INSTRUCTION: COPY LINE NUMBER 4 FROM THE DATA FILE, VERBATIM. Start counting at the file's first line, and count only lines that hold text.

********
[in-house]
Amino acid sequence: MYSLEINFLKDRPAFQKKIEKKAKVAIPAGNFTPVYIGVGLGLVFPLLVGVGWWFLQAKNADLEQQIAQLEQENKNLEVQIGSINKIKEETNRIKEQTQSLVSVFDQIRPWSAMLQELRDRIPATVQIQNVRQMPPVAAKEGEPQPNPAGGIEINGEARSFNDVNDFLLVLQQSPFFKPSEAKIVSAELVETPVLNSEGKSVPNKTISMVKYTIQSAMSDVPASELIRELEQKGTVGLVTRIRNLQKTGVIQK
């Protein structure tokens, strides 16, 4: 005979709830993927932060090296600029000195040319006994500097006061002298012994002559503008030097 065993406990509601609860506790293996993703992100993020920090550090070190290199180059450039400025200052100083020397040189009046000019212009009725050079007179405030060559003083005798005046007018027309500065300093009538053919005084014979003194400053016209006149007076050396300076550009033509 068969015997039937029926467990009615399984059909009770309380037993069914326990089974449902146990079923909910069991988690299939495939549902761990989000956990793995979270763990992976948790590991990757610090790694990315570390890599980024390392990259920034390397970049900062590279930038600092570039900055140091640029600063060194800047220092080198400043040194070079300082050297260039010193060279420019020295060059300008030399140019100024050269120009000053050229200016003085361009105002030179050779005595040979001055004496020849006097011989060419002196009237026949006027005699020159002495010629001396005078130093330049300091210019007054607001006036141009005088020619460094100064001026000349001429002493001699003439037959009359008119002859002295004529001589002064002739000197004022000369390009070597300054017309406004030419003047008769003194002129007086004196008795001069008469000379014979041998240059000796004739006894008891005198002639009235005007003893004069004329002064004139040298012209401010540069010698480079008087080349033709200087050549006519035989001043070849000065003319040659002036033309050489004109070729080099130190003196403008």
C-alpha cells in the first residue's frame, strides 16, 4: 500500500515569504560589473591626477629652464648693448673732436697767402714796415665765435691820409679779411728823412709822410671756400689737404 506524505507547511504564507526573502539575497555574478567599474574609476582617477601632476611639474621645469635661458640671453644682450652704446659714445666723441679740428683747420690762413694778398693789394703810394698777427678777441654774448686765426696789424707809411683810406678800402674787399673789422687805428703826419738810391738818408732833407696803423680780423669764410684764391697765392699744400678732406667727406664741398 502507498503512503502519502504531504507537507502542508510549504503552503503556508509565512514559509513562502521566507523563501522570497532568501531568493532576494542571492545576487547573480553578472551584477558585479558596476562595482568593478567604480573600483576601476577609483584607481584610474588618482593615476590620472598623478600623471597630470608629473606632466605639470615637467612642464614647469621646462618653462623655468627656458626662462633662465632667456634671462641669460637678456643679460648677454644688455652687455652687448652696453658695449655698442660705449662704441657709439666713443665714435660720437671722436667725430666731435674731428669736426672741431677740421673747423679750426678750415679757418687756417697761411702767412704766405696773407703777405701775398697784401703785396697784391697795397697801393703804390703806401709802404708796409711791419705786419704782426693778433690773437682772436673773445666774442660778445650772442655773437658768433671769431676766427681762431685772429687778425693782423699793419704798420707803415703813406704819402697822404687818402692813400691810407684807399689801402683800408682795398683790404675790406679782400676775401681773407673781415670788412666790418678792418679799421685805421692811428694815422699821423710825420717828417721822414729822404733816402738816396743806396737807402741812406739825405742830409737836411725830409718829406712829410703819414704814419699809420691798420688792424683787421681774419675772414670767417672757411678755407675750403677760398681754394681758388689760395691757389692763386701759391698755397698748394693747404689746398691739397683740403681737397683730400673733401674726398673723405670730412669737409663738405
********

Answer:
C-alpha cells in the first residue's frame, strides 16, 4: 500500500515569504560589473591626477629652464648693448673732436697767402714796415665765435691820409679779411728823412709822410671756400689737404 506524505507547511504564507526573502539575497555574478567599474574609476582617477601632476611639474621645469635661458640671453644682450652704446659714445666723441679740428683747420690762413694778398693789394703810394698777427678777441654774448686765426696789424707809411683810406678800402674787399673789422687805428703826419738810391738818408732833407696803423680780423669764410684764391697765392699744400678732406667727406664741398 502507498503512503502519502504531504507537507502542508510549504503552503503556508509565512514559509513562502521566507523563501522570497532568501531568493532576494542571492545576487547573480553578472551584477558585479558596476562595482568593478567604480573600483576601476577609483584607481584610474588618482593615476590620472598623478600623471597630470608629473606632466605639470615637467612642464614647469621646462618653462623655468627656458626662462633662465632667456634671462641669460637678456643679460648677454644688455652687455652687448652696453658695449655698442660705449662704441657709439666713443665714435660720437671722436667725430666731435674731428669736426672741431677740421673747423679750426678750415679757418687756417697761411702767412704766405696773407703777405701775398697784401703785396697784391697795397697801393703804390703806401709802404708796409711791419705786419704782426693778433690773437682772436673773445666774442660778445650772442655773437658768433671769431676766427681762431685772429687778425693782423699793419704798420707803415703813406704819402697822404687818402692813400691810407684807399689801402683800408682795398683790404675790406679782400676775401681773407673781415670788412666790418678792418679799421685805421692811428694815422699821423710825420717828417721822414729822404733816402738816396743806396737807402741812406739825405742830409737836411725830409718829406712829410703819414704814419699809420691798420688792424683787421681774419675772414670767417672757411678755407675750403677760398681754394681758388689760395691757389692763386701759391698755397698748394693747404689746398691739397683740403681737397683730400673733401674726398673723405670730412669737409663738405